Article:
Articles

  • The rise of the Right & the challenge of building a Left alternative

    Social Movements

    Europe and North America had been relatively sheltered from the crisis until recently, mainly because of their position of dominance vis-à-vis the global south, gained through economic exploitation and militaristic policies, with the U.S. leading the way and Canada following. The resulting permanent environmental and economic crises have now reached our shores. The lasting recession that has taken hold in Europe, and the United States is now knocking at our door, both in Canada and Québec.

  • Turning Doug Ford’s Attack on Toronto into a Movement for Democratic Renewal

    Canadian Politics

    An open letter about Bill 5 Better Local Government Act. We, the undersigned group of scholars and teachers, deplore the autocratic and arbitrary reduction of ward representation for Toronto city council contained in Bill 5 being rushed through the Ontario Legislature by the just-elected Doug Ford-led Conservative provincial government. There are numerous problems with this initiative – both in terms of policy and process – that cannot be squared with democratic values or procedures.

  • Conjuring Up the Next Depression

    Economic Crisis

    This manufactured financial tsunami will transform the United States, already a failed democracy, into an authoritarian police state. Life will become very cheap, especially for the vulnerable—undocumented workers, Muslims, poor people of color, girls and women, anti-capitalist and anti-imperialist critics branded as agents of foreign powers—who will be demonized and persecuted for the collapse. The elites, in a desperate bid to cling to their unchecked power and obscene wealth, will disembowel what is left of the United States.

  • Learning from the past, fighting in the present

    Social Movements

    Facing an urgent present, why dig into history? The short answer is that it’s invaluable for helping us to struggle more effectively. In the pace of movements and mobilizations, years can sometimes feel like decades and, with frequent activist turnover, we all too easily end up repeating similar mistakes and debates over and over again. Coming to know movement history can help us to learn from our missteps.

  • Lessons from the 70th birthday of the National Health Service

    Human Rights

    This summer marks the 70th anniversary of the United Kingdom’s National Health Service (NHS). When it was established in 1948, the NHS was the world’s first universal healthcare system. It quickly became a beacon of what a decommodified public service could be: open to all, free at the point of service and paid out of taxes. Healthcare was dispensed according to need and funded according to ability to pay.

  • Milking Trump’s Trade Dispute With Canada

    Canada-USA

    Instead of the U.S. government propping up milk prices, increased sales to Canada will prop up milk prices. There will be a saving to the U.S. government in this story of the $260 million a year or so it spends in direct subsidies. This is equal to roughly 0.005 percent of federal spending. That is probably enough to cover the cost of Donald Trump’s golfing vacations, but not much more.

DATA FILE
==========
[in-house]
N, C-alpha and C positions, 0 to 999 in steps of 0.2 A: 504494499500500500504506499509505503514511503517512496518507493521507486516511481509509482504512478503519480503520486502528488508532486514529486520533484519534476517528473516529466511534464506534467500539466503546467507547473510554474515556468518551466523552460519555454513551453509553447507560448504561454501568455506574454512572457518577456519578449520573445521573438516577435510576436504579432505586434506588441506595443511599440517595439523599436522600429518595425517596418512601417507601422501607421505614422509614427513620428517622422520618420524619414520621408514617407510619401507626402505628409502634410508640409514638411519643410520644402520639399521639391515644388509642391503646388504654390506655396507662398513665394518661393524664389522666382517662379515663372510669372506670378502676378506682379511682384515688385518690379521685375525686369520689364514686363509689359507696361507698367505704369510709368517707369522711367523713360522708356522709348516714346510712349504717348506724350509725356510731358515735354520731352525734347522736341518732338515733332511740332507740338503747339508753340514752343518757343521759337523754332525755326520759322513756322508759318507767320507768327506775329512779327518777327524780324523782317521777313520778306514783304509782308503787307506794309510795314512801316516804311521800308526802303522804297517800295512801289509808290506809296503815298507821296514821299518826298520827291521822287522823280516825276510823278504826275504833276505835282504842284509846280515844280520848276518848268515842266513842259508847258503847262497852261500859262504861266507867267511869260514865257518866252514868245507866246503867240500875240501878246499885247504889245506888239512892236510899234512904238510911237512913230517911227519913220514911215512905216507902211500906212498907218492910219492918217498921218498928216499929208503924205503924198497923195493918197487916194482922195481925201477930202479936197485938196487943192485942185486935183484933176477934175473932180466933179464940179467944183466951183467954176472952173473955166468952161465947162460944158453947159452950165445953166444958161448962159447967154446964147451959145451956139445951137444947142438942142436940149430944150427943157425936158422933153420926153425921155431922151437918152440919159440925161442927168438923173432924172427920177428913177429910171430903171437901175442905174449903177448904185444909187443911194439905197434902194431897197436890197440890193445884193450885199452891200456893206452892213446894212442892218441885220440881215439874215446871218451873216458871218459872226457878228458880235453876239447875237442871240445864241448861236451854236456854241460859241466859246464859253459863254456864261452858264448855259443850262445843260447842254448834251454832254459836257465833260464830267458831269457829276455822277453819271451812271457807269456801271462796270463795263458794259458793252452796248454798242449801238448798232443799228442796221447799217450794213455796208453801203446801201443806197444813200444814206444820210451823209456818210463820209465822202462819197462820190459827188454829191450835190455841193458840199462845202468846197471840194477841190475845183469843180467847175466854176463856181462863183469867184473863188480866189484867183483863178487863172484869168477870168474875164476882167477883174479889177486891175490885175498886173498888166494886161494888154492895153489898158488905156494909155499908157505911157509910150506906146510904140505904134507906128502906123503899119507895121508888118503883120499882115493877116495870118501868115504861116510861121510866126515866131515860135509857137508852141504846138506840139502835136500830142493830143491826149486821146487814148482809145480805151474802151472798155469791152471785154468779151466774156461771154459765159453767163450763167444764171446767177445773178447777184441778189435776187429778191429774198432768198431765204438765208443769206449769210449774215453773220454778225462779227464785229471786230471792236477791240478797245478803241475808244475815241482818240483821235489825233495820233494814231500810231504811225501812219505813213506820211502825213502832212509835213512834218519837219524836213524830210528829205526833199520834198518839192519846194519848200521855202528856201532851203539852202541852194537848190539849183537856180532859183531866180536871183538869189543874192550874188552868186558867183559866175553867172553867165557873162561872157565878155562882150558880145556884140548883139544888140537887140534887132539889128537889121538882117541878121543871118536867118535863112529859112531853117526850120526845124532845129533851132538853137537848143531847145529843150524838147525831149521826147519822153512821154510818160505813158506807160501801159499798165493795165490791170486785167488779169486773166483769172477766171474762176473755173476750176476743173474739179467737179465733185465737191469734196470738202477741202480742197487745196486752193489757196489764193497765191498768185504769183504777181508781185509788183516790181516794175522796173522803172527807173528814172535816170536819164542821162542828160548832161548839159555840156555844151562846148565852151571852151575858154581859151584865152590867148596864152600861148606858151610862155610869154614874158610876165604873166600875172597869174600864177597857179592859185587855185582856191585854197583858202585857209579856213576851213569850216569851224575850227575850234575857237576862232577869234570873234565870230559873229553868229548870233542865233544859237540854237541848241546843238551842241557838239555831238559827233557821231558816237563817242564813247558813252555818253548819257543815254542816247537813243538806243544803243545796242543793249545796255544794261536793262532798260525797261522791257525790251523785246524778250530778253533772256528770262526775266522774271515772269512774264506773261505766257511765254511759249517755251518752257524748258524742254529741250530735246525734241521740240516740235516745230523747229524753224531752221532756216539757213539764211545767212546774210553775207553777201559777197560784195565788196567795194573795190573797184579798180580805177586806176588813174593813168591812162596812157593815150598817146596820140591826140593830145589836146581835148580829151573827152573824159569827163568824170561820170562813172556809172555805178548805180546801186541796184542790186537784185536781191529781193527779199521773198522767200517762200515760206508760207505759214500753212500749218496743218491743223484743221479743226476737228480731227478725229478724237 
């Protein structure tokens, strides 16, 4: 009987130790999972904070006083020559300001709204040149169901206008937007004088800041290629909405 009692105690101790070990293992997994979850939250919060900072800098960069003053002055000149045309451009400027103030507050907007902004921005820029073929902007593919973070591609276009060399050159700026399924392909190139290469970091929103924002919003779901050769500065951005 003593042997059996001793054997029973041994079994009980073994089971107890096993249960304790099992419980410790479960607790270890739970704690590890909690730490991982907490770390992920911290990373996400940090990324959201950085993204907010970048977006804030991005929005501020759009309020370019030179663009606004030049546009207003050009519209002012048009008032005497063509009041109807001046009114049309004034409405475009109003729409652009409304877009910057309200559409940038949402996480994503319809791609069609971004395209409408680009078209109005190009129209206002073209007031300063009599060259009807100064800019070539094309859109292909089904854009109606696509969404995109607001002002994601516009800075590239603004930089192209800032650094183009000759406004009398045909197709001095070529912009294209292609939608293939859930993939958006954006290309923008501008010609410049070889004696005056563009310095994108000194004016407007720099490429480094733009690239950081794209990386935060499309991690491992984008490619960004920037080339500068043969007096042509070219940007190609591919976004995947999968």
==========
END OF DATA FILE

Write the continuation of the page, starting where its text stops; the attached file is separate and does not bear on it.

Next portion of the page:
• Trudeau clings to Chapter 19 in NAFTA, but why?

    Canadian Politics

    Let us also remember that the NAFTA talks not only lack transparency and genuine public input, but they are now being rushed, in part, so that they can be concluded under outgoing NAFTA-friendly Mexican president Enrique Peña Nieto, rather than Andrés Manuel López Obrador (who was elected on July 1 and is to be sworn into office on December 1). NAFTA is part of the architecture of corporate rule, the Chapter 19 provision doesn’t change that fundamental truth.

  • The People’s Pipeline

    Environment

    In an era of neoliberal privatization when governments the world over are hastening to sell off state owned assets, Justin Trudeau bucks the trend by ponying up $4.5 billion to buy the Kinder Morgan Trans Mountain pipeline, with complete disregard for the resolute opposition by the B.C. government, many Indigenous groups, most environmentalists and thousands of citizens across the country deeply worried about the ecological impact and risks of both the pipeline expansion and the ensuing escalation of tanker traffic.

  • Appropriated identities and the new wave of dispossession

    Canadian Politics

    This new wave of dispossession is something completely different. French settlers and indeed other non-Indigenous peoples will quickly be able to= undermine our Indigenous efforts to reassert our identities and rights if we allow reconciliation to become the shield under which white supremacists hide. We must confront this threat head-on despite the inevitable claims of “lateral violence,” “colonial mentality” or “unsafe space” every time someone questions the appropriated identities of these groups.

  • Will the Ontario Labour Movement Return to Class Struggle as Austerity Deepens?

    Canadian Politics

    The Ontario labour movement is in deep crisis, and has been staggering since the end of the 1990s. Given the labour movement’s historic role in leading and supporting progressive change, its current disorientation should be a matter of alarm to its members of course, but also to anyone concerned with countering the insatiable greed and social destructiveness of capitalism.

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